‘Seagrass ecosystems reduce exposure to bacterial pathogens of humans, fishes, and invertebrates’

An interesting new Science article just came out discussing the important ecosystem services seagrass meadows provide.  Click here to read the article. Abstract is below.  […]

By |February 17th, 2017|Categories: seagrass|Tags: , |0 Comments
  • Seagrass

Sea Bees Pollinate Turtle Grass

A recent study documented the role of “sea bees” (tiny crustaceans and polychaetes commonly found in seagrass beds)  in the pollination of Turtle grass (Thalassia testudinum).  Before this study,  it was thought that Turtle grass was only pollinated by water-flow! See the article abstract below for more information and video of sea bees here!

“Pollen transport by water-flow (hydrophily) […]

By |December 12th, 2016|Categories: seagrass|Tags: , , , |1 Comment

In the News: ‘Marine Biologist Suggests Conservation Of Bahamas’ Seagrass Habitats’

Short article in the Tribune242 on the importance of seagrass ecosystem conservation. As we have shown why seagrass meadows are critical to protect for nursery habitats(see here), this short article discusses the dependency lobsters have on theses ecosystems. “Dr Nicholas Higgs, Deputy Director of the Marine Institute at Plymouth University, England, said that the ‘high productivity’ of local […]

By |December 11th, 2016|Categories: conservation, lobster, seagrass|Tags: , |1 Comment

New Reefs Are Born: ampil pipi poisson

As an extension of our on-going research in Haiti, we recently kicked off a new artificial reef project.  Working with local fishers, we have constructed two clusters of artificial reefs, one of which the locals will actively use for harvesting fishes and the other that they will collectively protect from fishing. Building on what we have learned from other projects, we have chosen to […]

By |June 18th, 2016|Categories: Artificial Reefs, Education, Featured, Fish, Haiti, Overfishing, seagrass|0 Comments

Lobsters just aren’t as friendly any more

An interesting characteristic of spiny lobsters is their gregarious nature. This dynamic is mediated through a chemical cue released in their urine which can be detected by the antennae of other lobsters. This cue is believed to have evolved as a means to quickly find shelter, thereby limiting predation risk. This new paper provides convincing evidence that this entire signaling […]

By |September 30th, 2015|Categories: Invertebrates, lobster, seagrass|0 Comments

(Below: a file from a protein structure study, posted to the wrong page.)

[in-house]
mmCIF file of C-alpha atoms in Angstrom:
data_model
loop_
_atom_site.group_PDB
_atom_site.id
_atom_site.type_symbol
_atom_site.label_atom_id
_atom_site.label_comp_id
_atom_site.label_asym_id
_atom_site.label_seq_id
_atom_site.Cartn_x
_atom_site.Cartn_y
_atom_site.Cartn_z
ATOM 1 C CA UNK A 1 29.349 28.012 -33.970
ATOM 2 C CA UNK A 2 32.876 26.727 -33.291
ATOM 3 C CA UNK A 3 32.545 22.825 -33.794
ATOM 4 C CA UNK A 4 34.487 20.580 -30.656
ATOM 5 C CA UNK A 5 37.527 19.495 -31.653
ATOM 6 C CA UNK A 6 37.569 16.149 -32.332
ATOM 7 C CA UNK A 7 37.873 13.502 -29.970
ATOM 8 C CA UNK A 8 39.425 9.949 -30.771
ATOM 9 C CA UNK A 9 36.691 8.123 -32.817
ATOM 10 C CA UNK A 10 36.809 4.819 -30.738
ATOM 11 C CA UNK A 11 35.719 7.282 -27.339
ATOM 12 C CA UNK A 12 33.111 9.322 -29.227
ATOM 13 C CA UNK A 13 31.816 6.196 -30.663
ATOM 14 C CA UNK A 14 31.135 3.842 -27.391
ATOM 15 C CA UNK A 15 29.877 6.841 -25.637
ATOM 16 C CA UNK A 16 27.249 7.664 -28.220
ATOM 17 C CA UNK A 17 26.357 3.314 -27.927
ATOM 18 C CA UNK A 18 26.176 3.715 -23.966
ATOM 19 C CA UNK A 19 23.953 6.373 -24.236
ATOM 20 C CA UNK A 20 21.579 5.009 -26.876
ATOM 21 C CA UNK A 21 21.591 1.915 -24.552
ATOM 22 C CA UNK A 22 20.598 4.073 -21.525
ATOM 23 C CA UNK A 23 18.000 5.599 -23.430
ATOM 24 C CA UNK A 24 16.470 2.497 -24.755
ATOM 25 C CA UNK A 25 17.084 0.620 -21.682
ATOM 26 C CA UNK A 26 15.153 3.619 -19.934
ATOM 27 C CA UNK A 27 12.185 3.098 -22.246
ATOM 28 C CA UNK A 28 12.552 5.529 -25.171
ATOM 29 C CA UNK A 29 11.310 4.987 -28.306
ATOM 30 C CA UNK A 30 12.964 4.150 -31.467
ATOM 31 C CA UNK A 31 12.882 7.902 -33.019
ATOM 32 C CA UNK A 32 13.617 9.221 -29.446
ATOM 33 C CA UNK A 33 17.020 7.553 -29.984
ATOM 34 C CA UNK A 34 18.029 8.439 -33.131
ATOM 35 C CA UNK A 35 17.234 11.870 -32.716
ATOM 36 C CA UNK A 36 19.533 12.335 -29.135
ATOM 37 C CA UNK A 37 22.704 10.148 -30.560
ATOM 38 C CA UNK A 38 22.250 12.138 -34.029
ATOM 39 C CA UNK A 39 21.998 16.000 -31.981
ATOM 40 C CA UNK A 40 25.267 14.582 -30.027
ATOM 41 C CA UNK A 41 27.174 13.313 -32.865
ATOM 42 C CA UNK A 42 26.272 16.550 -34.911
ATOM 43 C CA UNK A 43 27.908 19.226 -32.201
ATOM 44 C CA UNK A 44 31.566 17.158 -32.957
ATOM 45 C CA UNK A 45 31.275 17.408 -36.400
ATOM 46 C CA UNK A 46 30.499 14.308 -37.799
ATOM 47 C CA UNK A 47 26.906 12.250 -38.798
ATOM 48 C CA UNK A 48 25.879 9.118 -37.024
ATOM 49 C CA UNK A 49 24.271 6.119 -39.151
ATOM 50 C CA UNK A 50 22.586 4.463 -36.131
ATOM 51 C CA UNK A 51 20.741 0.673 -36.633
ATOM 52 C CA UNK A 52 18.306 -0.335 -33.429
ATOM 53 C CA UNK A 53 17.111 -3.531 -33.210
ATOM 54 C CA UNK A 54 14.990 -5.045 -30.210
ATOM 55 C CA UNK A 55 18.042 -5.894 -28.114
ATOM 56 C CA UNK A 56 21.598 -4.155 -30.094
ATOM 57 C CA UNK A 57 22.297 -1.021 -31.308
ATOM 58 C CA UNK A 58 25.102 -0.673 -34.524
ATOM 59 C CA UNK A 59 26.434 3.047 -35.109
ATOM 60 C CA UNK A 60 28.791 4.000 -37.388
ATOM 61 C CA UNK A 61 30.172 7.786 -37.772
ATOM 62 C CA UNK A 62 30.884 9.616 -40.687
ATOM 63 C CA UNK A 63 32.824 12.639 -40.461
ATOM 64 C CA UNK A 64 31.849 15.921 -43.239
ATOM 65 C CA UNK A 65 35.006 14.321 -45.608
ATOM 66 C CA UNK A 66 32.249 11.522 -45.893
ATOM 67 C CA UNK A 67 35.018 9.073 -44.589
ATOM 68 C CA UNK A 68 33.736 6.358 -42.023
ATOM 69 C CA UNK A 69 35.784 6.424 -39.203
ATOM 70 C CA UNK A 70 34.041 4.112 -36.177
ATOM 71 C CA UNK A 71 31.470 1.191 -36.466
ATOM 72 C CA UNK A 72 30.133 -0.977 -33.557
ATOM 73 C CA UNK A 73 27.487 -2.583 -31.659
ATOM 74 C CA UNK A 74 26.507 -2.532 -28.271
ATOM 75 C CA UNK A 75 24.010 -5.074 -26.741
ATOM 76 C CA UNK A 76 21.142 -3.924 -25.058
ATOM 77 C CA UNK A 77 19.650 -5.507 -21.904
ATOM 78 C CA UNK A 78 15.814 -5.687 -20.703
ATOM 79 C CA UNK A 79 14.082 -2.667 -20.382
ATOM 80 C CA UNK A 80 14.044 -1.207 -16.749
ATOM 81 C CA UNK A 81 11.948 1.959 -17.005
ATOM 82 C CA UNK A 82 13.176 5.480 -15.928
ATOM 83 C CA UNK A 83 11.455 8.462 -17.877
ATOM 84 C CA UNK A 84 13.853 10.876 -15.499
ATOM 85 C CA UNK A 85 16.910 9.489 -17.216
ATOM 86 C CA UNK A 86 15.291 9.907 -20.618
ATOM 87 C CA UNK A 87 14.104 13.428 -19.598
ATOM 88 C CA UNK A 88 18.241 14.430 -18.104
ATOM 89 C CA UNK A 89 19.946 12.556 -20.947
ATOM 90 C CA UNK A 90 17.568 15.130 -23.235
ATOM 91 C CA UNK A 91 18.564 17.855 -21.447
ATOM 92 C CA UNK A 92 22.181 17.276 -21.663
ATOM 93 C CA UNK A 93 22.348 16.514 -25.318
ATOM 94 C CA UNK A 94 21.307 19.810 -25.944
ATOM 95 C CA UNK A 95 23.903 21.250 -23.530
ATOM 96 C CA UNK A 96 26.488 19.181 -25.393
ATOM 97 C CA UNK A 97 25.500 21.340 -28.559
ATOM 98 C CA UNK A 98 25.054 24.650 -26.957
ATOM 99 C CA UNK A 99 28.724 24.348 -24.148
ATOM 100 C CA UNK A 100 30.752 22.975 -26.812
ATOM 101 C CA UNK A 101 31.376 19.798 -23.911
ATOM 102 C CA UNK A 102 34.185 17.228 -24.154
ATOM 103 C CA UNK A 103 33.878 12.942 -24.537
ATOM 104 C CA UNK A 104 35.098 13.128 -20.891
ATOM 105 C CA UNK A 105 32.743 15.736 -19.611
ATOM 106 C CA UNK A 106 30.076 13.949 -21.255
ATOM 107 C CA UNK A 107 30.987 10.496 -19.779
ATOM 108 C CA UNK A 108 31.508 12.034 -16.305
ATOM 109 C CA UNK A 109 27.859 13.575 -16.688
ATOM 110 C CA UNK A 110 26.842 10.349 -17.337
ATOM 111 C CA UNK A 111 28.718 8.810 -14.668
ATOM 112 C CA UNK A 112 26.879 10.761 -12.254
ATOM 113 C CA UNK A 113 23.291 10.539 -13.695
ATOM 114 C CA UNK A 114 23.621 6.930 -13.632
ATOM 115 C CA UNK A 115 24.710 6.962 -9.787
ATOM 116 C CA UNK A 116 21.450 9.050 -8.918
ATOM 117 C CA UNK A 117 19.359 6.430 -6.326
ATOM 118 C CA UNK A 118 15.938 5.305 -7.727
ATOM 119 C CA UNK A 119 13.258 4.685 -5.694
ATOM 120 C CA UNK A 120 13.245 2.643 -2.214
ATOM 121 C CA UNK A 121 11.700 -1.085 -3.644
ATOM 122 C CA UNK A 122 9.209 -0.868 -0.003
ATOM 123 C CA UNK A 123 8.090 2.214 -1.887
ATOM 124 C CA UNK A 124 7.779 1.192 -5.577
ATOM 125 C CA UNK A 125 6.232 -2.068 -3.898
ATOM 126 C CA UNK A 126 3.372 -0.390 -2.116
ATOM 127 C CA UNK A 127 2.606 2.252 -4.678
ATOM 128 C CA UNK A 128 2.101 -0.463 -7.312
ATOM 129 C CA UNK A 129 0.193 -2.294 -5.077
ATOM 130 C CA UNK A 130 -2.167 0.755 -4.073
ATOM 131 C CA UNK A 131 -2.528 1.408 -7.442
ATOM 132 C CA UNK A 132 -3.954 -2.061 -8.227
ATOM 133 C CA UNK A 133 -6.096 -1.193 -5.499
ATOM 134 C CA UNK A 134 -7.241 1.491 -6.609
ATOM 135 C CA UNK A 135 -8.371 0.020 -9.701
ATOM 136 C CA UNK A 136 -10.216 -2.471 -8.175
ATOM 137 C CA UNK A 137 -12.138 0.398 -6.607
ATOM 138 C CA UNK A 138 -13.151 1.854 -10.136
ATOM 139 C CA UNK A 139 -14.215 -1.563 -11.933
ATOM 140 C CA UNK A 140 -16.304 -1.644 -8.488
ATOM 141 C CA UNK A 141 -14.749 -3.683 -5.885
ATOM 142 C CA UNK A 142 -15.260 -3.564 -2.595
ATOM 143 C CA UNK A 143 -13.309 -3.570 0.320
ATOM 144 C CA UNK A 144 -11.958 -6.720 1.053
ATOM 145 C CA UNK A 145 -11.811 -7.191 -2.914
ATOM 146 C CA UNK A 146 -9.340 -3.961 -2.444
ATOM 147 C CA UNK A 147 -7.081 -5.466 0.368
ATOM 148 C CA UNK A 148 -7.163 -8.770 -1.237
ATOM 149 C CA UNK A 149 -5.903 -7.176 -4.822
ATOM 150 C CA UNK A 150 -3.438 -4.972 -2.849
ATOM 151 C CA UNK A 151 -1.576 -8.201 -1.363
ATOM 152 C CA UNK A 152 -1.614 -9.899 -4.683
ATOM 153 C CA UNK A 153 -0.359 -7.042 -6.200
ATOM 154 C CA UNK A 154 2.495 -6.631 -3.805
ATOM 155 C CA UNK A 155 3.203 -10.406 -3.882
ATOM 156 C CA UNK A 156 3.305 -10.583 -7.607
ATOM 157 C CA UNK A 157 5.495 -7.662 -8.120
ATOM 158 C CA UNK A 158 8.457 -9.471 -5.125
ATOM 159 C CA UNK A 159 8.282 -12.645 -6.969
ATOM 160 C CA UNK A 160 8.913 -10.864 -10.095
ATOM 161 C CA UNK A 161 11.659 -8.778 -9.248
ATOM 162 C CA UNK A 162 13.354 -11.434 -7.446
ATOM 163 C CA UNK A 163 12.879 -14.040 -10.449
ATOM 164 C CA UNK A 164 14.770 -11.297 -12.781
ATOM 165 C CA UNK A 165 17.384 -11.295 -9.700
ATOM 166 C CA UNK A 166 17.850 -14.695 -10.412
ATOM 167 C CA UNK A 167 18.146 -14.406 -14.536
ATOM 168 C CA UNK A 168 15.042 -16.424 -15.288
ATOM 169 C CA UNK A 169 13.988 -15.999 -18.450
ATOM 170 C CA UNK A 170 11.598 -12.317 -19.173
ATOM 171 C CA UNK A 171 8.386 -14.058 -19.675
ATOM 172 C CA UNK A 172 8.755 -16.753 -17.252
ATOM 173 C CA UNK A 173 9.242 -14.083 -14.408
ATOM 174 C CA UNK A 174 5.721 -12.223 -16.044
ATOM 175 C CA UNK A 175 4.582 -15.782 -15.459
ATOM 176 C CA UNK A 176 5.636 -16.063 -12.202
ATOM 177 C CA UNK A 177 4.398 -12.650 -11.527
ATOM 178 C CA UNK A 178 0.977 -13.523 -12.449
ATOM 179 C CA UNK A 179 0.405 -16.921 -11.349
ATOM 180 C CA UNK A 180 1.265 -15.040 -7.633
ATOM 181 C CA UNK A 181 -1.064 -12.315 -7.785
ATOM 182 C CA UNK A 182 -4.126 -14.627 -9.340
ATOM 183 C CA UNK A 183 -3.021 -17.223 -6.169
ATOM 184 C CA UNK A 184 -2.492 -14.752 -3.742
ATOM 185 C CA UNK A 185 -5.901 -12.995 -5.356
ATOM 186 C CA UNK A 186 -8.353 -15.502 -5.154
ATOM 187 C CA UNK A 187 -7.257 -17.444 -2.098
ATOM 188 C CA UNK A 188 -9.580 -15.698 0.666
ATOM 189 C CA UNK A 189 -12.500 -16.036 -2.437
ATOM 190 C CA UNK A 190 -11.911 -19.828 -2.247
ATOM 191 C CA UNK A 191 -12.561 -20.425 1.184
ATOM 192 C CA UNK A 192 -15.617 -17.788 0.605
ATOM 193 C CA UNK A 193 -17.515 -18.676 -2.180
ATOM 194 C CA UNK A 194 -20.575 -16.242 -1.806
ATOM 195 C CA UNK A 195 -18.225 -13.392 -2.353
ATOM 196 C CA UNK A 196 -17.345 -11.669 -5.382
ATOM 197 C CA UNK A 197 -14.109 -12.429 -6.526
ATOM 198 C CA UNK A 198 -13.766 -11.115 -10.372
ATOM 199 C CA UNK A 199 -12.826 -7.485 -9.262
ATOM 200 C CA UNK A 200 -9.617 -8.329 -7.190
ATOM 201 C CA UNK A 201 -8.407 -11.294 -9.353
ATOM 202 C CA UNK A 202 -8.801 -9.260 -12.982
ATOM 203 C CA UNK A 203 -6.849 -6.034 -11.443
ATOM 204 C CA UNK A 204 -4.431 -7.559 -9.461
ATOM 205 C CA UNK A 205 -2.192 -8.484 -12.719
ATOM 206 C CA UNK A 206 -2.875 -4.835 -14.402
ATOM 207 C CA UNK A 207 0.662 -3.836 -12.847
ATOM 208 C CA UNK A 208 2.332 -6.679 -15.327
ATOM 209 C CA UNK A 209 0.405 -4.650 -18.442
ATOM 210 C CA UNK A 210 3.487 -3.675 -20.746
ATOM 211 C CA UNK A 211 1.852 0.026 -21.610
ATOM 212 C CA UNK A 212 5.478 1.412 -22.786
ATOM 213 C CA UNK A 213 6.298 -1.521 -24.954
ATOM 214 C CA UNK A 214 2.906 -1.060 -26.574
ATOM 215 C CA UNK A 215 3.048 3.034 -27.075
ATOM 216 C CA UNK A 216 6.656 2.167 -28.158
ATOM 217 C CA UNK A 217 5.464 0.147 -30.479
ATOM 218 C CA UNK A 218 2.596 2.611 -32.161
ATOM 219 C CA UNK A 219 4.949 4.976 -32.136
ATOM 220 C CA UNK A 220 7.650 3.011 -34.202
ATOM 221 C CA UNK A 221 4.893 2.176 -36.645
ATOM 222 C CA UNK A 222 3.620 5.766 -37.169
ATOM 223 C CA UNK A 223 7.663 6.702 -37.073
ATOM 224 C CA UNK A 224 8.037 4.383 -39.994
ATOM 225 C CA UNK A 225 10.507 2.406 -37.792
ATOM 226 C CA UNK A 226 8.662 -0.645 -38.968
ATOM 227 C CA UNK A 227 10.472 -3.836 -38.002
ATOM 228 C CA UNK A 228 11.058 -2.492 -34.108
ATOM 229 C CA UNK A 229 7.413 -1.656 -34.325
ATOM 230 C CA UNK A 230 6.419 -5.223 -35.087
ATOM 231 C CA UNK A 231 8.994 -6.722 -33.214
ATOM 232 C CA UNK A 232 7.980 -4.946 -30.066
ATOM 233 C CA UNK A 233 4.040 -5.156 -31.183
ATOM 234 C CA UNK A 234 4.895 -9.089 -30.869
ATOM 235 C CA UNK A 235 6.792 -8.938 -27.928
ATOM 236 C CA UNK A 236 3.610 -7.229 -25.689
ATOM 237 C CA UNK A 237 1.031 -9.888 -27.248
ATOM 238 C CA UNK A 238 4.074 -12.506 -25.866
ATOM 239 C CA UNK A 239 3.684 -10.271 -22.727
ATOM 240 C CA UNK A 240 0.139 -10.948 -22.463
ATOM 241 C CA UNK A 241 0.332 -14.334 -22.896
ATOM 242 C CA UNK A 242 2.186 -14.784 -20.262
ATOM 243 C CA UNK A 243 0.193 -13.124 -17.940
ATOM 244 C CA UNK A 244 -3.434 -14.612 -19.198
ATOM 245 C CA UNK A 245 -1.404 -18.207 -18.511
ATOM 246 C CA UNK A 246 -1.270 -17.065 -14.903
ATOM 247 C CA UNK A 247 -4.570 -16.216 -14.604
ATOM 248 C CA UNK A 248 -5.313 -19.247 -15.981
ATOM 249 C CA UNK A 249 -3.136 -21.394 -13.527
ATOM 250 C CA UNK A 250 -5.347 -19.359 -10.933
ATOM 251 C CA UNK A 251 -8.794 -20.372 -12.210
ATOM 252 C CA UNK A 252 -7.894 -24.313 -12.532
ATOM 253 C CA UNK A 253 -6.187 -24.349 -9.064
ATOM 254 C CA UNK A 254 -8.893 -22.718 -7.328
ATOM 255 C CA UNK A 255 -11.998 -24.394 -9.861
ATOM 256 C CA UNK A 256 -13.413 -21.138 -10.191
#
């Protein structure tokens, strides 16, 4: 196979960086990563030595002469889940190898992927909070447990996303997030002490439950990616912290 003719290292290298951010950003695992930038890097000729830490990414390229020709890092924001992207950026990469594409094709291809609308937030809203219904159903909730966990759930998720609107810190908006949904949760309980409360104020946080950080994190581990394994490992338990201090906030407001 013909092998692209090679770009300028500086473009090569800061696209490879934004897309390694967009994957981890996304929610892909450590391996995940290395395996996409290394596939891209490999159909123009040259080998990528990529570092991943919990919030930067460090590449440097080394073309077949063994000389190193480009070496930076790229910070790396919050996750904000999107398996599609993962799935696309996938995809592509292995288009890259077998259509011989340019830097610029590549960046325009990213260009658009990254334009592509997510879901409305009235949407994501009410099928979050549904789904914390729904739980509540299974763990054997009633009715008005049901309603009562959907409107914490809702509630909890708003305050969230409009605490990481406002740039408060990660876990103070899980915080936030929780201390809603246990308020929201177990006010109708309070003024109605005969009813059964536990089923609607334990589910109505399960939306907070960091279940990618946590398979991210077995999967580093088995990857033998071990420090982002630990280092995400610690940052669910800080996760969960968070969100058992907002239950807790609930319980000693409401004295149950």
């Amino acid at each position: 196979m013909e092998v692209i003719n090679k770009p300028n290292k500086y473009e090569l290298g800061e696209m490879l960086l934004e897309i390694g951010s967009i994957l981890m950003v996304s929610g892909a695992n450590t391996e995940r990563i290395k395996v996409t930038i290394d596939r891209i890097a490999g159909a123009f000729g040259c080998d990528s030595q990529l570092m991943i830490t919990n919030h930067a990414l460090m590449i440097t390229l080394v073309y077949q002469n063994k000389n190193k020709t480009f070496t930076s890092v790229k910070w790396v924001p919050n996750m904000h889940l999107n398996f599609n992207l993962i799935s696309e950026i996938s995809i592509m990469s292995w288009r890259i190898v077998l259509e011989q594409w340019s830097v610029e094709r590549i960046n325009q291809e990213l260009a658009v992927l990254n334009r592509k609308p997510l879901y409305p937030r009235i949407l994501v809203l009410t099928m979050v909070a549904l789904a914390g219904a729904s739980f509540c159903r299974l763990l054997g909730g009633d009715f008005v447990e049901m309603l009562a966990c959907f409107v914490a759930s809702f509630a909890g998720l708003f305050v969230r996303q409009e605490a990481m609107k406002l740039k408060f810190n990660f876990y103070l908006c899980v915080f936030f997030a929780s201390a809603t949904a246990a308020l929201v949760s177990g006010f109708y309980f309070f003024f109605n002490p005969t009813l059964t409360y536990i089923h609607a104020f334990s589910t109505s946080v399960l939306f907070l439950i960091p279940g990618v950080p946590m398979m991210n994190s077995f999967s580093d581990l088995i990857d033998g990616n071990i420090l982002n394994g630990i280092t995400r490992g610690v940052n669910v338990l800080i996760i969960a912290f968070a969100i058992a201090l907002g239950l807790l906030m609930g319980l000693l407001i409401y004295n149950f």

Sargassum accumulation may spell trouble for nesting sea turtles

Andy is well ahead of the game – a first-authored paper before even enrolling at NCSU.   An easy paper to follow – read it all.

By |September 1st, 2015|Categories: Beaches, herpetology, pollution, seagrass, Turtles|1 Comment

Friends of the Environment Shark Course

Here are some photos of our recent course we did with Friends of the Environment focused on shark ecology and conservation. This two day course was inspired to help educate students on the importance of the recent shark ban that prohibits commercial shark fishing and promotes a catch and release recreational program nationwide here in The Bahamas. Further, the course went […]

2015 BREEF Teacher Training Workshop on San Salvador

We spent last week on San Salvador working with a group of 30 teachers from across The Bahamas at the Annual Bahamas Reef Environment Educational Foundation (BREEF) Teacher Training Workshop! It was an extremely rewarding and fun experience for all involved. Thanks to BREEF for having us be a part of the workshop and to NSF  funding […]

A Tidbit About the Sharptail Eel

We spotted this eel on a recent trip to San Salvador! The Sharptail eel (Myrichthys breviceps) is often mistaken for a sea snake upon first glance. It is commonly found throughout the Caribbean in clear waters and seagrass beds (making The Bahamas prime habitat for this species!). They are documented to consume crabs and have also been documented to engage in […]

By |July 17th, 2015|Categories: Fish, seagrass|0 Comments

Manatee in Little Harbour

Track all of Randy the manatee’s movements at The Bahamas Manatee Club site.

By |July 9th, 2015|Categories: Mangroves and Creeks, Marine Mammals, seagrass|0 Comments